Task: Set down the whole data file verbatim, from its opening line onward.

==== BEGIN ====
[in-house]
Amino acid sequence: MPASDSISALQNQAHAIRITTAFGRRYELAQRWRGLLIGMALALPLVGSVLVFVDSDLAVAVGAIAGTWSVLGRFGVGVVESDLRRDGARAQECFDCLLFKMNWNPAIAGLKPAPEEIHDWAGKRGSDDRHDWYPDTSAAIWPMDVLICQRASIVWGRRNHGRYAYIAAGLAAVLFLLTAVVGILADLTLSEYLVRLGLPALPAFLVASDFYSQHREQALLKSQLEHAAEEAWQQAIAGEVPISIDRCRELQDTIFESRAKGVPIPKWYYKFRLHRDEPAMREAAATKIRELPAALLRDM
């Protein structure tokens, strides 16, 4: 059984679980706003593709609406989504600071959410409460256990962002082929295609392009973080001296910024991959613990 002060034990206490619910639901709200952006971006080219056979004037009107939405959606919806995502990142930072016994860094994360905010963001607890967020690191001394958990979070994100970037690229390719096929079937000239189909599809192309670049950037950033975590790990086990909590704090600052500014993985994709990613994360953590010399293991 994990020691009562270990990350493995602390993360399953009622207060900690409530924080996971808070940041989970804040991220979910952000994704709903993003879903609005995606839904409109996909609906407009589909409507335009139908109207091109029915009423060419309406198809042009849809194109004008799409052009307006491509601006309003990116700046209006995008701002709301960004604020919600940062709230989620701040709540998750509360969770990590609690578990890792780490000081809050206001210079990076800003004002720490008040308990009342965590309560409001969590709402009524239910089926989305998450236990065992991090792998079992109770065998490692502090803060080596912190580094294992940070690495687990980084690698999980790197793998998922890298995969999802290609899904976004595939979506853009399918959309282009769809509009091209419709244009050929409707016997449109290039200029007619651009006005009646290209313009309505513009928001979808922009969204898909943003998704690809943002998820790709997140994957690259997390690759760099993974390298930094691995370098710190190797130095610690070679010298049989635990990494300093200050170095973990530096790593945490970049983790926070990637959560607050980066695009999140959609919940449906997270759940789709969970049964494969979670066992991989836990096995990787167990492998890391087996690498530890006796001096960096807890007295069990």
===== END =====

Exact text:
[in-house]
Amino acid sequence: MPASDSISALQNQAHAIRITTAFGRRYELAQRWRGLLIGMALALPLVGSVLVFVDSDLAVAVGAIAGTWSVLGRFGVGVVESDLRRDGARAQECFDCLLFKMNWNPAIAGLKPAPEEIHDWAGKRGSDDRHDWYPDTSAAIWPMDVLICQRASIVWGRRNHGRYAYIAAGLAAVLFLLTAVVGILADLTLSEYLVRLGLPALPAFLVASDFYSQHREQALLKSQLEHAAEEAWQQAIAGEVPISIDRCRELQDTIFESRAKGVPIPKWYYKFRLHRDEPAMREAAATKIRELPAALLRDM
């Protein structure tokens, strides 16, 4: 059984679980706003593709609406989504600071959410409460256990962002082929295609392009973080001296910024991959613990 002060034990206490619910639901709200952006971006080219056979004037009107939405959606919806995502990142930072016994860094994360905010963001607890967020690191001394958990979070994100970037690229390719096929079937000239189909599809192309670049950037950033975590790990086990909590704090600052500014993985994709990613994360953590010399293991 994990020691009562270990990350493995602390993360399953009622207060900690409530924080996971808070940041989970804040991220979910952000994704709903993003879903609005995606839904409109996909609906407009589909409507335009139908109207091109029915009423060419309406198809042009849809194109004008799409052009307006491509601006309003990116700046209006995008701002709301960004604020919600940062709230989620701040709540998750509360969770990590609690578990890792780490000081809050206001210079990076800003004002720490008040308990009342965590309560409001969590709402009524239910089926989305998450236990065992991090792998079992109770065998490692502090803060080596912190580094294992940070690495687990980084690698999980790197793998998922890298995969999802290609899904976004595939979506853009399918959309282009769809509009091209419709244009050929409707016997449109290039200029007619651009006005009646290209313009309505513009928001979808922009969204898909943003998704690809943002998820790709997140994957690259997390690759760099993974390298930094691995370098710190190797130095610690070679010298049989635990990494300093200050170095973990530096790593945490970049983790926070990637959560607050980066695009999140959609919940449906997270759940789709969970049964494969979670066992991989836990096995990787167990492998890391087996690498530890006796001096960096807890007295069990």